Toronto: Just yesterday I was grilling with the kids behind me shooting each other with water guns. Nice moment.

Philadelphia: Grill Win: Taught my children the importance of the toasted hot dog bun.

NYC: Sometimes the simplest lessons are the best ones. 

Cincinnati: That’s great. I’ve taught both of my kids to grill. We were jokin’ earlier about using it as a way to avoid family, but it’s a good bonding experience too for sure. Although last week I volunteered at my kid’s swim meet and had to man the grill. It was 90+ degrees and I grilled up 100+ burgers and hot dogs. It was a nightmare.

NYC: Is that a win or a fail? 

Cincinnati: I am not a grill master but I wore my Grill Master University shirt IRONICALLY. I was standing there dying from heat exhaustion, trying to keep up, overcooking everything. A lot of disappointed swimmers that day.

NYC: Well a crispy hot dog is better, in my opinion. 

Cincinnati: Truth. 

LA: STRONG DISAGREE. Boiled all the way, baby. 

NYC: WHAT?! Are you, a pigeon living on the streets?  

Speaking of toasted buns. What is the ideal bun for burgers and dogs? 

NYC: Toasted, obviously. And I like whole wheat. A lot of burgers you see these days use brioche bread for the buns. I’m not a fan. It’s too sweet, and they don’t hold anything together. 

Philadelphia: I’m not too picky, but the bread needs to be fresh. Oh, and with cheese melted on top. Well, I mean on the inside. Not on top of the – you get what I’m saying.  

LA: Thing I do with buns sometimes: spread a light layer of ranch on both sides of the bun and broil in oven for five minutes.

Toronto: Ranch buns? Whoa. 

Philadelphia: Seeds or no seeds on a bun? 

NYC: Seeds all the way. The more texture the better. I really like Everything Rolls

Philadelphia: This is the maximum number of seeds I’ll accept on a bun:

Weird Burger

NYC: That is the scariest thing I’ve ever seen. 

Cincinnati: Get out of here man. Seeded bread is highly underrated. 

LA: Did your kid make that out of Play-Doh? 

Do you have any signature recipes or something you’re known for behind the grill?

Cincinnati: Keeping things simple is key. Burgers for me are lean ground beef, garlic, Worcester, soy sauce, and an egg. That’s it. For fun, sometimes I’ll let my kids pick a special ingredient to throw in, like putting cheese in the patties for example.

NYC: Juicy Lucy! That’s pretty good, but I like to throw some bread crumbs and different seasoning rubs in to play around a bit. 

Cincinnati: Yeah, those are clutch. I like Texas rubs the most. 

NYC: I added a Kansas City rub to a hot dog, and like, I did it as a joke, but it was the best hot dog I ever had. And if I’d boiled it, all that seasoning would have washed off, so, boiling hot dogs is a sucker’s game. 

LA: Alright, alright. 

Toronto: I’ve started chopping up raw bacon slices and sprinkling them into my burger blend. Things have been going pretty well. 

Philadelphia: Here’s a dad hack. I grill frozen pizzas. My kids think I’m a pizza chef. I do nothing. 

Cincinnati: You’re a cheater, but I respect it.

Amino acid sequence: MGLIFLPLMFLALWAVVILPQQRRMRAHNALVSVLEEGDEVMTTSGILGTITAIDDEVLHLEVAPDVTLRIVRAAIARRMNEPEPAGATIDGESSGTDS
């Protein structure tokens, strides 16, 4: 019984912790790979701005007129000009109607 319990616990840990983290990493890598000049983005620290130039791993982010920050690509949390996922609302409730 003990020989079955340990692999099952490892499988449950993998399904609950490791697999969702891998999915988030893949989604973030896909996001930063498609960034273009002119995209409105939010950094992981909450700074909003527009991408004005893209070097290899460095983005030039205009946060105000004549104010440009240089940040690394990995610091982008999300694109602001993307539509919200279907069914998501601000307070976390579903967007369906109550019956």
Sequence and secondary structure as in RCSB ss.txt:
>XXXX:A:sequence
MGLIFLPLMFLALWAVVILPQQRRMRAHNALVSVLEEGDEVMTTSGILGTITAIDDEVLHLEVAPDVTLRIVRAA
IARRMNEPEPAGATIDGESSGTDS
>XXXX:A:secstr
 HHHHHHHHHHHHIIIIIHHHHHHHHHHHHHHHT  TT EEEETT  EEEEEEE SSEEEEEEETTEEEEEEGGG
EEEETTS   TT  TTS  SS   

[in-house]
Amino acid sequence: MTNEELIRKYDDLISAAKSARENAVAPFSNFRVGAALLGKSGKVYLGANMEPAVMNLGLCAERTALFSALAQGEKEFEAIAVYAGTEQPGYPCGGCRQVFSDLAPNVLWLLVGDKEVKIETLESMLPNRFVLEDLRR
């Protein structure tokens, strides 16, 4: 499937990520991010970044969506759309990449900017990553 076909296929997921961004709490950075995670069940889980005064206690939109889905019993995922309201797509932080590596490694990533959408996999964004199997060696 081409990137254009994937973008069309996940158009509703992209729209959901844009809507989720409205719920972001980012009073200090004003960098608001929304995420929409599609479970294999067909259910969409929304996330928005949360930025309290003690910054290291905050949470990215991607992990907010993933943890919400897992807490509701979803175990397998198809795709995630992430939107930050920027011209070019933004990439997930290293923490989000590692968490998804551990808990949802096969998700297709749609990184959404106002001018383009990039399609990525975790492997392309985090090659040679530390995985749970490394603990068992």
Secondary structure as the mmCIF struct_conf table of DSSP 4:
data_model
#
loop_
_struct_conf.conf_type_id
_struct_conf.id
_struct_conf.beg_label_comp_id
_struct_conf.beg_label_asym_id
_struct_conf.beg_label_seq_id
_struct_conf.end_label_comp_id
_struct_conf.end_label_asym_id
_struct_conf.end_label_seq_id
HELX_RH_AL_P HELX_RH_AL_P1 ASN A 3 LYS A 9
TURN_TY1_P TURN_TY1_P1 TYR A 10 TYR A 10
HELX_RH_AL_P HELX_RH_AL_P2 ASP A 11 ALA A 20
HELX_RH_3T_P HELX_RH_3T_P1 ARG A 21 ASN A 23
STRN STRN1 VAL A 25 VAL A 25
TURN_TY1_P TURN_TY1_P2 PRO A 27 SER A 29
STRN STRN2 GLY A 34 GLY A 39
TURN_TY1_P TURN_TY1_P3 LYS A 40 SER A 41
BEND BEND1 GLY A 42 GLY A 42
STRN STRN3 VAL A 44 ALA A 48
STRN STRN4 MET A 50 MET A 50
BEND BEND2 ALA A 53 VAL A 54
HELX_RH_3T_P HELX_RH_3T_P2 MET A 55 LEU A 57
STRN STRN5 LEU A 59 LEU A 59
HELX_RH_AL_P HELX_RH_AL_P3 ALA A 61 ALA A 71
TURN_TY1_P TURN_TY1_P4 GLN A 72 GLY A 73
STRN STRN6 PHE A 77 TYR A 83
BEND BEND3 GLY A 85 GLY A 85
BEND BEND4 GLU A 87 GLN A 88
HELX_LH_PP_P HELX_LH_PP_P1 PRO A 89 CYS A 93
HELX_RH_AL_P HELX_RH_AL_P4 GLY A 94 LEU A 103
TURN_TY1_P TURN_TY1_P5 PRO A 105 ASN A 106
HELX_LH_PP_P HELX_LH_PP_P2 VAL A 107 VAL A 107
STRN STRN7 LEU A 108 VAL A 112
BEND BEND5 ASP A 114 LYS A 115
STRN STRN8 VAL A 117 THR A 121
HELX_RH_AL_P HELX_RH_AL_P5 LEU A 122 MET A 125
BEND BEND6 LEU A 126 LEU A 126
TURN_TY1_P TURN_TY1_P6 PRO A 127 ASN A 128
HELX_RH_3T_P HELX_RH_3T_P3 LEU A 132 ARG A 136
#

So what is it about grilling that makes it, you know, “grilling?” If it’s not the heat source, or even the food itself, then what is the secret sauce of grilling?

LA: Grill lines make food taste better. That’s science. 

Toronto: Channel your inner caveman, playing with fire. But also, sometimes you gotta be really impressive with like a crazy good made-from-scratch meal. 

Cincinnati: Yep yep. Like I mentioned, the experience of it. Taking time. Food I grill just tastes better to me, but maybe it’s actually not any better? Maybe because I went through the process of building the fire and cooking it that way, maybe that made it taste better to me.

NYC: I think it’s the sizzling sound, honestly. It does something to the brain. The sound of meat hitting the grill is my self-care. 

Cincinnati: Plenty of good veggie or non-meat options for the grill, too. 

Speaking of vegetables, let’s talk sides. What are the most important things at a grill besides meat? 

NYC: Can’t go wrong with mushrooms. They’re good on burgers and steaks and on their own. And asparagus. I keep ordering asparagus at restaurants, thinking I like it, but it’s only good homemade. Steakhouses make them too bland, they need to be oily. 

Cincinnati: There is only one way to cook asparagus, and that’s to cook a pound of bacon, and then cook the asparagus in a little bit of the leftover bacon grease.  

LA: Texas Toast. 

NYC: Yes, bread. America’s favorite vegetable.

Philadelphia: I mean, the most important things include beer and good tunes. 

Quick, name your *must-play* cookout song. 

NYC: *whispers* Don’t say Carly Rae Jepsen. Don’t say Carly Rae Jepsen. Don’t Say Carly Rae Jepsen. 

Cincinnati: Haha. Reminds me of this tweet:

Philidelphia: “Got to Give it up” by Marvin Gay. 

LA: The best grilling song is “Feel My Heat” from Boogie Nights. 

Toronto: “Summer in the City,” The Lovin Spoonful. 

NYC: Okay I still say if CRJ can get Tom Hanks in a video, then she’s Dad Approved, but in the interest of not getting yelled at on the internet,  my official grilling anthem is “Street Fighting Man” by the Rolling Stones. 

LA: Wide range between those. 

NYC: I am a man of many levels.

Grill Dad
All the essentials for a The Dad Approved BBQ